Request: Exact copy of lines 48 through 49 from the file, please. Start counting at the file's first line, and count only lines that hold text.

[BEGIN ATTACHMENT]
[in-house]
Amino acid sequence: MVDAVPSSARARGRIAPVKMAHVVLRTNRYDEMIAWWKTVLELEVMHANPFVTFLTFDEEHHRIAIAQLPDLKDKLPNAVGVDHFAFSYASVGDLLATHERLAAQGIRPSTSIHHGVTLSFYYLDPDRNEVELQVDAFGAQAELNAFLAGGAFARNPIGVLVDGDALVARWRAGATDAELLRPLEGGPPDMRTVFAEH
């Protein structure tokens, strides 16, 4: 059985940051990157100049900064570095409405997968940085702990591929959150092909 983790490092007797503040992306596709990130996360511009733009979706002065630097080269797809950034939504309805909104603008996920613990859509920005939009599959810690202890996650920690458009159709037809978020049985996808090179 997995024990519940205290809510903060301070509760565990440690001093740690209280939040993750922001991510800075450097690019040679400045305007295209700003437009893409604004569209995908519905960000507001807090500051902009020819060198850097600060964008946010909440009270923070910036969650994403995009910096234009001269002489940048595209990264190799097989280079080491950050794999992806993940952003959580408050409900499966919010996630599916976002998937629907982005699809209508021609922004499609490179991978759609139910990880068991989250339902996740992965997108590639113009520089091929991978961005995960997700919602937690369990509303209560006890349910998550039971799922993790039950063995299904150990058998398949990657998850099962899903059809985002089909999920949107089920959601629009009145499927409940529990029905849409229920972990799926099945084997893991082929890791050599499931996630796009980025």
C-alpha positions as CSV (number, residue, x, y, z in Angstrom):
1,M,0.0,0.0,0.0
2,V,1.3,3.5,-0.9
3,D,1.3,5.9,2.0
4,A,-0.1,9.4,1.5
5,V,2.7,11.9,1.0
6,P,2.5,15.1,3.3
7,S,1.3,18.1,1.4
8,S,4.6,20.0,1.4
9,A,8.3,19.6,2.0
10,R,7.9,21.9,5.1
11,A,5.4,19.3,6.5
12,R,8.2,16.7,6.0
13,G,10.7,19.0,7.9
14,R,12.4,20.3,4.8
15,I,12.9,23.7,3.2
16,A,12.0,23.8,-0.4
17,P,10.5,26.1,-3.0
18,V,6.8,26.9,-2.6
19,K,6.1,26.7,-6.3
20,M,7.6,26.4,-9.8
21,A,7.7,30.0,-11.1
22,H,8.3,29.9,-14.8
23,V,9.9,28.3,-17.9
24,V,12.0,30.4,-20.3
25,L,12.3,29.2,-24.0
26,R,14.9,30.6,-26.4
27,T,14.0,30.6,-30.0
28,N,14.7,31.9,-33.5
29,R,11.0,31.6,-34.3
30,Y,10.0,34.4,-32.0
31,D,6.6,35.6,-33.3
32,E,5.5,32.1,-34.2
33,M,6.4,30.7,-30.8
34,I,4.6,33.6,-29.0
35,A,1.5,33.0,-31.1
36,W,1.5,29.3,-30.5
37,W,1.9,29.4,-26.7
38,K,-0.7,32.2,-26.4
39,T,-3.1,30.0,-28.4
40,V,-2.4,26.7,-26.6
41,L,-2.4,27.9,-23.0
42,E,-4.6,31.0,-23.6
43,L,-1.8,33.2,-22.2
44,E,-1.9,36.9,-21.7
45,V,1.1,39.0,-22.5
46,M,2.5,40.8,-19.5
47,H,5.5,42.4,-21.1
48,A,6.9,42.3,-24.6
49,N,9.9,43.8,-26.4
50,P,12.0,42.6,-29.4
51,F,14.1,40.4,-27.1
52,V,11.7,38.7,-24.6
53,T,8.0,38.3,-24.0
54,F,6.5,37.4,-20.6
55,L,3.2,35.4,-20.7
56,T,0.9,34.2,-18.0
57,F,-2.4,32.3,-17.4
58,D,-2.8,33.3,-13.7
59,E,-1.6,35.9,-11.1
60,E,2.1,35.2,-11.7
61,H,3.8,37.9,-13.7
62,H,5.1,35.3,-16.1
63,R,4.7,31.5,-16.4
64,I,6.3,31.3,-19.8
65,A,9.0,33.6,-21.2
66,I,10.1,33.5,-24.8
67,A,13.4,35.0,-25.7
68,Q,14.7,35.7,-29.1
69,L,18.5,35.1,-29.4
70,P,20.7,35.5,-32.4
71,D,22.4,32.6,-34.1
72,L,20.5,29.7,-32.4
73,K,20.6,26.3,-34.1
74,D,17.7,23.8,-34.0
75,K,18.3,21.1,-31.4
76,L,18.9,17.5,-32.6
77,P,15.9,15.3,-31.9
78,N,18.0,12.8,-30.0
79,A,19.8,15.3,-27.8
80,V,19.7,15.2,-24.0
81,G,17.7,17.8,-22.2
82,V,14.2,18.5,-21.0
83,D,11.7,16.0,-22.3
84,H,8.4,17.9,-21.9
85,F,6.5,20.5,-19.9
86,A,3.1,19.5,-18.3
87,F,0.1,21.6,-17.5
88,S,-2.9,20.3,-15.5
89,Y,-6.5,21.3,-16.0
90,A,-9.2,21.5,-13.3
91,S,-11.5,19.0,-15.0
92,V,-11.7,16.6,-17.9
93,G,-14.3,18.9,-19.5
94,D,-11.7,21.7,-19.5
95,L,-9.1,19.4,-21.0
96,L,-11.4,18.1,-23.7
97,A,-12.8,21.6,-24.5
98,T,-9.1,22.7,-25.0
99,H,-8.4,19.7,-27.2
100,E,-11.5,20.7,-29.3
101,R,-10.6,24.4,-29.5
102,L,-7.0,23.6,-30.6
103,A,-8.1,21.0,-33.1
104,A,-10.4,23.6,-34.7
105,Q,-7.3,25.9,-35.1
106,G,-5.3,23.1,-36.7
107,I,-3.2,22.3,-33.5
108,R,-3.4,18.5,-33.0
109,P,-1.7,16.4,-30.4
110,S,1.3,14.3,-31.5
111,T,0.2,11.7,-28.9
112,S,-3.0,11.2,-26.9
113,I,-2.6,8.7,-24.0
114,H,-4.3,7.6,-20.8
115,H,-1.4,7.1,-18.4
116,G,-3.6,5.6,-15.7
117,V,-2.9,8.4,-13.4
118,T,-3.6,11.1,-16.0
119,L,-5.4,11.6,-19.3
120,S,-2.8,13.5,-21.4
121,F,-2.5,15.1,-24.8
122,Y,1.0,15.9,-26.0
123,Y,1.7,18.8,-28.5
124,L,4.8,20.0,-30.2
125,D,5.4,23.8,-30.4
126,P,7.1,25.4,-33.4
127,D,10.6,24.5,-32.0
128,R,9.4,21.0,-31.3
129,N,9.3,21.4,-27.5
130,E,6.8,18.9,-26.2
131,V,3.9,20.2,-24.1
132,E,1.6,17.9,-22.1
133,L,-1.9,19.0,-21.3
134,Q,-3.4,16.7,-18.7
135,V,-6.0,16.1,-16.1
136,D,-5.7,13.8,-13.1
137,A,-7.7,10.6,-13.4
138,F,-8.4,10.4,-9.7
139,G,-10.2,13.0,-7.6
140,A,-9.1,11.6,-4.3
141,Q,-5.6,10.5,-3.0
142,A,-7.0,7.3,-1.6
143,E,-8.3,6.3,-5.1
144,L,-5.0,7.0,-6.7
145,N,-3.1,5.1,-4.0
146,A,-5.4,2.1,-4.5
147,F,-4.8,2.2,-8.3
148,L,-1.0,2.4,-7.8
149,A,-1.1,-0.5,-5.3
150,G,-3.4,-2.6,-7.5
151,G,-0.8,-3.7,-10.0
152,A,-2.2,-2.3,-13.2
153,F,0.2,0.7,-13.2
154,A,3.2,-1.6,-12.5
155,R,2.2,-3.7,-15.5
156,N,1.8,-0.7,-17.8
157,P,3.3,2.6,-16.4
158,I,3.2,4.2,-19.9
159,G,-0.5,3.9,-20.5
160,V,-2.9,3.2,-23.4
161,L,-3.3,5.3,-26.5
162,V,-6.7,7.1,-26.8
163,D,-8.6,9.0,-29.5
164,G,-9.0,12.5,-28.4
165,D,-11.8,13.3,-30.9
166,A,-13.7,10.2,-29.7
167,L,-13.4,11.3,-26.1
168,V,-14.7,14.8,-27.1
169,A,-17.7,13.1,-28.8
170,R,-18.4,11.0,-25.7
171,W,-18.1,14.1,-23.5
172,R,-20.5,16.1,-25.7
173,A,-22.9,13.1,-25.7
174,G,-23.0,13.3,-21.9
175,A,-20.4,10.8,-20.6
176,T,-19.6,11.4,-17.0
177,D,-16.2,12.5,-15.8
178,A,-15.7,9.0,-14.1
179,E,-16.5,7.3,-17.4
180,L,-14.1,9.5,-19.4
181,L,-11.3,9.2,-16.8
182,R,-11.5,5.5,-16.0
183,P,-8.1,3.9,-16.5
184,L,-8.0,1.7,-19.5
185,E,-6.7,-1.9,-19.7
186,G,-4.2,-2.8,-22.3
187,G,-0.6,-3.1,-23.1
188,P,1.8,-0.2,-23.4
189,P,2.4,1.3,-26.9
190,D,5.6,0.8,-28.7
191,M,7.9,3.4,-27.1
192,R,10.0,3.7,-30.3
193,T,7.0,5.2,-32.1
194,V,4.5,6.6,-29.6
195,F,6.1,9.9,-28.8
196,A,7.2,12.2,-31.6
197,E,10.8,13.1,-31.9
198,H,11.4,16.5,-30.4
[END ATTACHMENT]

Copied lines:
44,E,-1.9,36.9,-21.7
45,V,1.1,39.0,-22.5